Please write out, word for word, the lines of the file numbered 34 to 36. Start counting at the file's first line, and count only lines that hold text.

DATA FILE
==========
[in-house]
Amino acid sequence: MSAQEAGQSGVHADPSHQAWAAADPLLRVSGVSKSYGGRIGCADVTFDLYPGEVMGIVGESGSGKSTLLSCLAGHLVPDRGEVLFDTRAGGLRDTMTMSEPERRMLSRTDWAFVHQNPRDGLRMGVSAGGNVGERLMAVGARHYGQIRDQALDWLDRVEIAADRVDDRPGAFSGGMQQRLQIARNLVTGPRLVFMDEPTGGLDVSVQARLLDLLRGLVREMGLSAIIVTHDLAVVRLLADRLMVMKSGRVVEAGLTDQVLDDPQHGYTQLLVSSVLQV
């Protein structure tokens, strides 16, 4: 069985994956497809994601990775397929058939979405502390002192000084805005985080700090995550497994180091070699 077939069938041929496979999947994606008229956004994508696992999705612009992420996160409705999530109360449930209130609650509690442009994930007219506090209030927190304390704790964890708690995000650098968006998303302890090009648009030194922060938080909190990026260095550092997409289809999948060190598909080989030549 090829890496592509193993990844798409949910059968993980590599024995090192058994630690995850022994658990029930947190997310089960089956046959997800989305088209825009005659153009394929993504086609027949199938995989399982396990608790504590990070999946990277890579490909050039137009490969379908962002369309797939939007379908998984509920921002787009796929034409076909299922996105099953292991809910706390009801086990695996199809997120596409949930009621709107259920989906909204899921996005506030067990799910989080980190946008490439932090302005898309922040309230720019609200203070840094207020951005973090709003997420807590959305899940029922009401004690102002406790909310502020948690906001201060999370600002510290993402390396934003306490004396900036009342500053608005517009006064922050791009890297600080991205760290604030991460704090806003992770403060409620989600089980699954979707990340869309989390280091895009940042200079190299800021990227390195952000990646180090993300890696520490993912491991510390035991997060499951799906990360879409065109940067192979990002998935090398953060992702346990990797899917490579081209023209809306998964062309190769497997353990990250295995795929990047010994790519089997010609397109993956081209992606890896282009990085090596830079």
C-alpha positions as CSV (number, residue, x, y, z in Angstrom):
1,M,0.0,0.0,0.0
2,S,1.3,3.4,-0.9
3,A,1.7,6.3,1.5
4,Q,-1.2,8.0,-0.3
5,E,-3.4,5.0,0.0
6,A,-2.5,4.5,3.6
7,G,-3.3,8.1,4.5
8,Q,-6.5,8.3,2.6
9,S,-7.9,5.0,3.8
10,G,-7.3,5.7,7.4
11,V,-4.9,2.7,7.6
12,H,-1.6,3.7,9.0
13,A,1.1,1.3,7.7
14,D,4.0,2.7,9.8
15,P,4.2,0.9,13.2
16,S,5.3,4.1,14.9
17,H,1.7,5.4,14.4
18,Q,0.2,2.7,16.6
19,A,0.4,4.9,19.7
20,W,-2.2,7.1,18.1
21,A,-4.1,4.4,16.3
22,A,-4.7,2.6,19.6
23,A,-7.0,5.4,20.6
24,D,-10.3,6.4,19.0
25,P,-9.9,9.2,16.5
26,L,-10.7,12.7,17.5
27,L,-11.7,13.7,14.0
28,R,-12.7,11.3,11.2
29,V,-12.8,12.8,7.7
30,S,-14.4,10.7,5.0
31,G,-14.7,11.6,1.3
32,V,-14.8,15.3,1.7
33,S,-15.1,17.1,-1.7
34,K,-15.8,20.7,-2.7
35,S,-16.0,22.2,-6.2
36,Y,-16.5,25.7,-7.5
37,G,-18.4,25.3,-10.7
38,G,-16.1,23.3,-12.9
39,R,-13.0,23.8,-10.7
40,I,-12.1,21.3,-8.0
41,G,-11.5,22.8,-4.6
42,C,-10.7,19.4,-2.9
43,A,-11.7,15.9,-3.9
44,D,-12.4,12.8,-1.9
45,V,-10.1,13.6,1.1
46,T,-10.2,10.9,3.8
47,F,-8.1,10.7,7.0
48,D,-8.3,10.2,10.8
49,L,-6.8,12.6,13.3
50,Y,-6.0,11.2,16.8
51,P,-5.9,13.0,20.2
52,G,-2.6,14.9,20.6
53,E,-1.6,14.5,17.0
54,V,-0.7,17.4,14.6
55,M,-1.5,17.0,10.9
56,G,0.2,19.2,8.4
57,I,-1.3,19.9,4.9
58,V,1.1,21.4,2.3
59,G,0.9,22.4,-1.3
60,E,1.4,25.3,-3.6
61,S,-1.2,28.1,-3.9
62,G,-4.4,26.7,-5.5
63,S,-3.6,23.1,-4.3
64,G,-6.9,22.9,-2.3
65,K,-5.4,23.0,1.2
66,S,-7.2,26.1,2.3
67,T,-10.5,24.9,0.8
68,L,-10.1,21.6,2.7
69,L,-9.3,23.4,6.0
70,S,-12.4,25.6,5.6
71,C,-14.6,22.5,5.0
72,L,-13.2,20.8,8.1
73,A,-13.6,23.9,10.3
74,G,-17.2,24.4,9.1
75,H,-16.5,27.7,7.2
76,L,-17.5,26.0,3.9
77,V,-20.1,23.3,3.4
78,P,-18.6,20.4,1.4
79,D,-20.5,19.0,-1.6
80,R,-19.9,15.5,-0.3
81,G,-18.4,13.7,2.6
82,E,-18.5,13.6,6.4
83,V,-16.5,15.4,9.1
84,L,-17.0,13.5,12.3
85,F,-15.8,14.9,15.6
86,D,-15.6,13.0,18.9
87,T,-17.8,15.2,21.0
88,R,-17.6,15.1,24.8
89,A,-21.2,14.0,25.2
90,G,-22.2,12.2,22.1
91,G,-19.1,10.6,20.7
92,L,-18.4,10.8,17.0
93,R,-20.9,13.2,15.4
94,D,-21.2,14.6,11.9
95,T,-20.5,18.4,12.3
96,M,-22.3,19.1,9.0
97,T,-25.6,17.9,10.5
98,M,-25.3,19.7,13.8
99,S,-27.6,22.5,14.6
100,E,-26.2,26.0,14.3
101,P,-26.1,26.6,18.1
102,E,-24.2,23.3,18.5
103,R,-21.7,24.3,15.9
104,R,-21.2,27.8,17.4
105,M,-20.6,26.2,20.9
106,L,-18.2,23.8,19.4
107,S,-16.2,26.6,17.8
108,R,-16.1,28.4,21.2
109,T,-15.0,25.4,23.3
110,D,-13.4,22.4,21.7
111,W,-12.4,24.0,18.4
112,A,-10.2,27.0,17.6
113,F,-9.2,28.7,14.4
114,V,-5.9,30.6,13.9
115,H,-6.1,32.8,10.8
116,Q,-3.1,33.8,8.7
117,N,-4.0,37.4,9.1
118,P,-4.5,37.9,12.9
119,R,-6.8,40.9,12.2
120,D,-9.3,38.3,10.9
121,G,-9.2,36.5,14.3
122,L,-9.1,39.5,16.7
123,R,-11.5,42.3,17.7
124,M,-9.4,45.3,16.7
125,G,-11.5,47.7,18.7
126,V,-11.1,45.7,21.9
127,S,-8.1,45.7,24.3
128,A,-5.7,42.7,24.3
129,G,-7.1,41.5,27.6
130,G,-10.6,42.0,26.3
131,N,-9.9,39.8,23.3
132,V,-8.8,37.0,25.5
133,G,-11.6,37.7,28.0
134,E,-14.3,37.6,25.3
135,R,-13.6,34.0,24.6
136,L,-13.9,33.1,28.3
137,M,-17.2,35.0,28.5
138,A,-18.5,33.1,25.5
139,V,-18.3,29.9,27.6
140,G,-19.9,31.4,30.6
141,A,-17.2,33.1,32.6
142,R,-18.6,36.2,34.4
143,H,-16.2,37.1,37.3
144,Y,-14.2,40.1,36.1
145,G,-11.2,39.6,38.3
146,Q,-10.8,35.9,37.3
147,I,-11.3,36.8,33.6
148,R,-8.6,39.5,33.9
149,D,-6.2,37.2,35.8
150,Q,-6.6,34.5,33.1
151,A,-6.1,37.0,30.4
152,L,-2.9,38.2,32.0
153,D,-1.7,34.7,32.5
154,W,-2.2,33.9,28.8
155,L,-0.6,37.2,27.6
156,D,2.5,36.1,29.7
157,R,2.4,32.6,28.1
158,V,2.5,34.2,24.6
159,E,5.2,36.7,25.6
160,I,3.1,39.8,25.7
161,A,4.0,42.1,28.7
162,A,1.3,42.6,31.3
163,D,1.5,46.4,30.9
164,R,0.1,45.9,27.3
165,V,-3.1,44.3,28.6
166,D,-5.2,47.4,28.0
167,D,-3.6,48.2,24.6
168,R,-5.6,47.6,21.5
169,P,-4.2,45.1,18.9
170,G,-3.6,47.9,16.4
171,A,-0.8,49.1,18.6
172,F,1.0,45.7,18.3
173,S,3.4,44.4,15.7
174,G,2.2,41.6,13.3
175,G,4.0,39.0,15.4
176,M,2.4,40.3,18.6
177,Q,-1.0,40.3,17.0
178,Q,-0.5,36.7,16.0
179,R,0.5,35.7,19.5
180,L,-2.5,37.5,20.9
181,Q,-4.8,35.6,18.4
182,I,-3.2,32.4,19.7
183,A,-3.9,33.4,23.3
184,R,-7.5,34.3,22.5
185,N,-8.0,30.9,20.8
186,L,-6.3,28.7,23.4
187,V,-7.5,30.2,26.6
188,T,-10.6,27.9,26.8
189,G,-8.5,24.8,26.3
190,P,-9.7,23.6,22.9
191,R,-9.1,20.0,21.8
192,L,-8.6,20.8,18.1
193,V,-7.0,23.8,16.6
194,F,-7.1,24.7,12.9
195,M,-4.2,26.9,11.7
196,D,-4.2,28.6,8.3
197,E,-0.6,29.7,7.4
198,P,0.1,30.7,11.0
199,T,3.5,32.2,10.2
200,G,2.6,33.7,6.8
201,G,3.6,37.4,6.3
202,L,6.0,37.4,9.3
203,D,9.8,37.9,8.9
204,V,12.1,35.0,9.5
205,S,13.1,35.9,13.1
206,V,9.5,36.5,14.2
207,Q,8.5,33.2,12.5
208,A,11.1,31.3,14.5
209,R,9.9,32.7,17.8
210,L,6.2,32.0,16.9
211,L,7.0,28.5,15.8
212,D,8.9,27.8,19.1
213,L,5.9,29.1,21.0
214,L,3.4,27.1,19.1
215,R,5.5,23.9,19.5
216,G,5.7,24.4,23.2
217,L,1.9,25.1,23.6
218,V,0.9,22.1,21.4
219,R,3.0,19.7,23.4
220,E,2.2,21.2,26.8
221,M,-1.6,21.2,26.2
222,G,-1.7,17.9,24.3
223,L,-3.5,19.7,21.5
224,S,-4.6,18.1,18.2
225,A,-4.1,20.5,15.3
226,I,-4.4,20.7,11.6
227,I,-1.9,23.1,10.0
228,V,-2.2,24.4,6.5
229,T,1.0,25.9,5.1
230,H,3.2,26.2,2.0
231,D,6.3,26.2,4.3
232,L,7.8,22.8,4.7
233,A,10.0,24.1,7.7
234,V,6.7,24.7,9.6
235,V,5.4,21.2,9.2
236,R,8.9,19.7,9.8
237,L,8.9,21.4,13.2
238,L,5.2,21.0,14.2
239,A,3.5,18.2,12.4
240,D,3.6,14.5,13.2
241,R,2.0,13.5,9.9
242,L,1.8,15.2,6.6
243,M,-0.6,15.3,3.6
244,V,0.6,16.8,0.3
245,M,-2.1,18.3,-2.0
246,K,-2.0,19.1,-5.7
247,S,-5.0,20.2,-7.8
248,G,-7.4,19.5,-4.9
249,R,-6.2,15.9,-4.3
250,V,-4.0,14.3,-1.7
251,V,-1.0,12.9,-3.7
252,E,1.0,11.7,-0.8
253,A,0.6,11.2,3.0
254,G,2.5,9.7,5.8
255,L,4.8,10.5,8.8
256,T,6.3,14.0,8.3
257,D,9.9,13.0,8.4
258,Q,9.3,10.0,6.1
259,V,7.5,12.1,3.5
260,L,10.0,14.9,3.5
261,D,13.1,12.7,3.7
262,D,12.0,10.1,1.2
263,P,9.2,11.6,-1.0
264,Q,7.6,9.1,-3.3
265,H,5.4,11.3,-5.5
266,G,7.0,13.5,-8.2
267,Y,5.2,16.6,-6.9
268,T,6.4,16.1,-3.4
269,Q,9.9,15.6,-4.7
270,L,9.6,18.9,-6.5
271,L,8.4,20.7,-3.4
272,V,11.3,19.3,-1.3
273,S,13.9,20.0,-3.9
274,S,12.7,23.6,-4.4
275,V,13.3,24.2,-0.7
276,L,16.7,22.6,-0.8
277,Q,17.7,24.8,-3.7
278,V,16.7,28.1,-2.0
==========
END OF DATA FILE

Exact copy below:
30,S,-14.4,10.7,5.0
31,G,-14.7,11.6,1.3
32,V,-14.8,15.3,1.7